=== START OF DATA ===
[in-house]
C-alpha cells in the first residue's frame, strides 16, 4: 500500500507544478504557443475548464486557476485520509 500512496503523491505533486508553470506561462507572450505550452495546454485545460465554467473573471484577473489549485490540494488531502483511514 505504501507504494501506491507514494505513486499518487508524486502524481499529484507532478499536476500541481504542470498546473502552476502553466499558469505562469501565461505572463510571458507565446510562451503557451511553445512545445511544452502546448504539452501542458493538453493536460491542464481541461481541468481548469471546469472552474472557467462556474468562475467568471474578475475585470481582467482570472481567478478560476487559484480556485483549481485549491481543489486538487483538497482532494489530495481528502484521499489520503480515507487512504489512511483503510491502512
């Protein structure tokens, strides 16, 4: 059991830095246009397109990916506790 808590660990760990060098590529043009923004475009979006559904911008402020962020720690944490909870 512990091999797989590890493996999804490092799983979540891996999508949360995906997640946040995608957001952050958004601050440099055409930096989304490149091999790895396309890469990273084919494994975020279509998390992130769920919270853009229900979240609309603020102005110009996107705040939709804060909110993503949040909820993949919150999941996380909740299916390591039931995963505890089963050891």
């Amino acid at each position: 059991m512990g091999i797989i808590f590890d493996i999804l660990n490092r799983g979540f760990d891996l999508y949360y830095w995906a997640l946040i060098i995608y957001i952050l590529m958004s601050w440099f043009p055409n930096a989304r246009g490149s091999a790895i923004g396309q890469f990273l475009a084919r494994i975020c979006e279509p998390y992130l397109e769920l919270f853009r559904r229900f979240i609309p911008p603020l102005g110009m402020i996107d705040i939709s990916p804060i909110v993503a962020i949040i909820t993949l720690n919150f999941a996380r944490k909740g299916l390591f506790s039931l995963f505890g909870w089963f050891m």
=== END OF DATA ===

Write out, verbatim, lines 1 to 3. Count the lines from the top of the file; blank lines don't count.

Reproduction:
[in-house]
C-alpha cells in the first residue's frame, strides 16, 4: 500500500507544478504557443475548464486557476485520509 500512496503523491505533486508553470506561462507572450505550452495546454485545460465554467473573471484577473489549485490540494488531502483511514 505504501507504494501506491507514494505513486499518487508524486502524481499529484507532478499536476500541481504542470498546473502552476502553466499558469505562469501565461505572463510571458507565446510562451503557451511553445512545445511544452502546448504539452501542458493538453493536460491542464481541461481541468481548469471546469472552474472557467462556474468562475467568471474578475475585470481582467482570472481567478478560476487559484480556485483549481485549491481543489486538487483538497482532494489530495481528502484521499489520503480515507487512504489512511483503510491502512
């Protein structure tokens, strides 16, 4: 059991830095246009397109990916506790 808590660990760990060098590529043009923004475009979006559904911008402020962020720690944490909870 512990091999797989590890493996999804490092799983979540891996999508949360995906997640946040995608957001952050958004601050440099055409930096989304490149091999790895396309890469990273084919494994975020279509998390992130769920919270853009229900979240609309603020102005110009996107705040939709804060909110993503949040909820993949919150999941996380909740299916390591039931995963505890089963050891």